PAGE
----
Buy it from Amazon.


Got To Get Up And Be Somebody

Black Bananas “TV Trouble”

Black Bananas, the new band featuring Jennifer Herrema of Royal Trux, opened up for Sleigh Bells last Friday night. I was pretty excited to see her perform – I have loved Trux for a long time but never saw them in concert, and I quite like this Black Bananas album, much more so than the music she was putting out as RTX. Unfortunately, the performance was a total mess. The songs, so catchy and urgent on record, were pretty much unintelligible on stage. Herrema was charming in a stoned sort of way, but got progressively more loopy and mush-mouthed as the show continued. Sad.

Like a lot of the best Trux material, the songs on Black Bananas’ debut album Bad Times Express IV fall into an appealing midpoint between straight-up classic rock grooves and warped surrealism. “TV Trouble” is essentially a pretty straight forward song, but Herrema’s character and the sound of the recording push it all to a cartoonish extreme. It’s goofy, weird and fun, and very disorienting. It’s like Herrema is just trying to show us all what it’s like in her version of the world. It’s a cool place to visit, for sure.

Buy it from Amazon.


Six By Six By Six

Sleigh Bells @ Terminal 5 2/17/2012

True Shred Guitar / Born to Lose / Riot Rhythm / A/B Machines / Kids / End of the Line / Comeback Kid / Tell ‘Em / Leader of the Pack / Straight A’s / Treats / Infinity Guitars // Rill Rill / Demons / Crown on the Ground

I reviewed Sleigh Bells’ excellent new album Reign of Terror for Pitchfork. This concert was broadcast online, so you probably know what it was like. It was awesome. Let’s talk about “Demons.”

Sleigh Bells “Demons”

If you go into Reign of Terror expecting it to be a party like Treats, you’re going to be let down. That record was all energy and extroverted nonsense, and if you read the New York Times profile on the band that ran over the weekend, you know that it was essential Derek Miller’s way of escaping from very depressing things going on in his family life at the time it was made and released. Reign takes the template of Treats and fleshes it out with dark, complicated emotions. It’s not a downer – it rocks, it’s fun, they still provide these endorphin-rush hooks. It’s cathartic, especially on songs like “Demons,” which expertly channel the aggression and physicality of metal without a lot of metal culture baggage. Miller has said that this song in particular was inspired by Def Leppard, and I totally get it – both bands are great at drawing on the most elemental appeal of metal while staying firmly in the realm of simple, catchy pop music. I’ve never been a metal guy, but I find so much music in the genre to be tuneless and overly complicated – I want this rock power, but I need it to be connected to melodies and rhythms that are just as overwhelming as the sound. “Demons” is one of the most thrilling pieces of music I’ve encountered in a while, and I would love for there to be more stuff coming out now that pushes in this direction.

Buy it from Amazon.


All Of Us Move On

Ceremony “Adult”

The guitar chords in “Adult” stab at you like long sharp knives, but it’s the words that really slice you up. Ross Farrar attacks the listener with the cold reality of maturity, bluntly reminding us that “we have to give up on things we love,” repeating the phrase a few times over before amending it with a “sometimes” that makes the message only slightly easier to stomach. But in one way or another it’s true, and one of the worst things about growing up, whether it’s distancing yourself from a dream or having to cut off a relationship that has gone toxic. A lot of punk rock culture is built on trying to reject this notion, so it comes out sounding like a challenge to that audience, but also a strong-willed fight against compromise.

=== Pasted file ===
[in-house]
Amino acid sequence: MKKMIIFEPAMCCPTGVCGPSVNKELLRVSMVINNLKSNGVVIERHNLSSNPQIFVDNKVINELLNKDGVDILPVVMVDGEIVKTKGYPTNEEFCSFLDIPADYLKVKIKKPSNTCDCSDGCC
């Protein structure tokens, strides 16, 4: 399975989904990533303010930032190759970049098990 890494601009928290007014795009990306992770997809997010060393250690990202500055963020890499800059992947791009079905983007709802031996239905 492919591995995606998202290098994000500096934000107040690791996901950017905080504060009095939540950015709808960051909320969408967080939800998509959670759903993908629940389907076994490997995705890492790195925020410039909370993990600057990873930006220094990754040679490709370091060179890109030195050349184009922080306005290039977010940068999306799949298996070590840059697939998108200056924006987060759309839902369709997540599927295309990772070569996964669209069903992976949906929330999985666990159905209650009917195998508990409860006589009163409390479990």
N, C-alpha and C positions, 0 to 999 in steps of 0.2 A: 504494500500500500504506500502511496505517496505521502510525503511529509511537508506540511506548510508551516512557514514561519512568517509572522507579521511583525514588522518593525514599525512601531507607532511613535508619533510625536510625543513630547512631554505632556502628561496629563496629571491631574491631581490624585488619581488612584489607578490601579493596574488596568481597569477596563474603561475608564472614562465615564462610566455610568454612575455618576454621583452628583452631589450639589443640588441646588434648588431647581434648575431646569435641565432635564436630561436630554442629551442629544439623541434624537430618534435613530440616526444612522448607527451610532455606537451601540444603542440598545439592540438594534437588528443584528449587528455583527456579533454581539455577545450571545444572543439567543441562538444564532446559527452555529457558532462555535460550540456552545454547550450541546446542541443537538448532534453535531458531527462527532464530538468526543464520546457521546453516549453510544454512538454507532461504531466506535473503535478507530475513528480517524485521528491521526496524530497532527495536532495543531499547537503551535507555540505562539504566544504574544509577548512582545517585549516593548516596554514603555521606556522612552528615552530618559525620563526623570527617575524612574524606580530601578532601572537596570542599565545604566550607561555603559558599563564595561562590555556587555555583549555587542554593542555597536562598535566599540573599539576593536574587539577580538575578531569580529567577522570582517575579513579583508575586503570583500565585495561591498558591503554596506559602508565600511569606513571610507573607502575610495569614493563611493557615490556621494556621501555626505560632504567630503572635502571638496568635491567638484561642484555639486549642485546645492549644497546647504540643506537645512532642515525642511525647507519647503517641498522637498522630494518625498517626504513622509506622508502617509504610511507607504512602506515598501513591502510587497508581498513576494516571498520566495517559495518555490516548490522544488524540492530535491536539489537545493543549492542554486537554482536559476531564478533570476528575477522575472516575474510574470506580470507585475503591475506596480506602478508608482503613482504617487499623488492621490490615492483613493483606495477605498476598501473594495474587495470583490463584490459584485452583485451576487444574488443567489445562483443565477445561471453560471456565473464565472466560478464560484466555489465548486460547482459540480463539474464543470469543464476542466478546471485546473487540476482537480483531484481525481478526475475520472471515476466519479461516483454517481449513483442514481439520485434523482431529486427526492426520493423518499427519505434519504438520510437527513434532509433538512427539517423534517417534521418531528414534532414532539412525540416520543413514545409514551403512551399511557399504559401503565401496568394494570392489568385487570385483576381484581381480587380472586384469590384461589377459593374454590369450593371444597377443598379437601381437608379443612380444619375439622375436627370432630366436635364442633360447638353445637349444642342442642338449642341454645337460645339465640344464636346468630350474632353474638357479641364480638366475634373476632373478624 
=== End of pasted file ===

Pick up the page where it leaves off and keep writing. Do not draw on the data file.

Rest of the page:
Pre-order it from Amazon.


Come Up With These Truths Instead

Sharon Van Etten “Kevin’s”

“Kevin’s” conveys a lot of warmth and empathy, but there’s a touch of tough love to it, particularly as Van Etten sings the line “buried in masculine pain all the time.” When she puts it that way, his experience seems alien – something that she wants to understand, probably, but also something that obviously frightens her. It sounds like she’s trying to help someone out of their own traps, but doesn’t quite understand how the traps got there. The music sounds like a lifeline, but her vocal performance indicates that she’s pulling him up, but isn’t quite on solid ground herself.

Buy it from Amazon.


On Behalf Of All Men: Thanks

Himanshu “Womyn”

Heems is very good at sneaking clever, complicated ideas into essentially dumb music. In this song he makes a lot of silly jokes – mostly at his expense – about how much he likes ladies, and while it basically sounds like any number of goofy hip-hop songs about chicks, the real message slowly sinks in: This is a song about genuinely appreciating women and recognizing them as people who have lives, thoughts and opinions. Which is very “no duh,” but in the context of rap, it’s a weirdly radical thought. So one hand, the song is pleasant, light-hearted and sweet, and on the other, it’s a bit confrontational, forcing the listener to wonder why it’s generally rare to find positive, healthy, respectful attitudes toward women in hip-hop. It’s very impressive that Heems can get that across without seeming even a little bit heavy or sanctimonious.

Download the mixtape for free from Seva NY.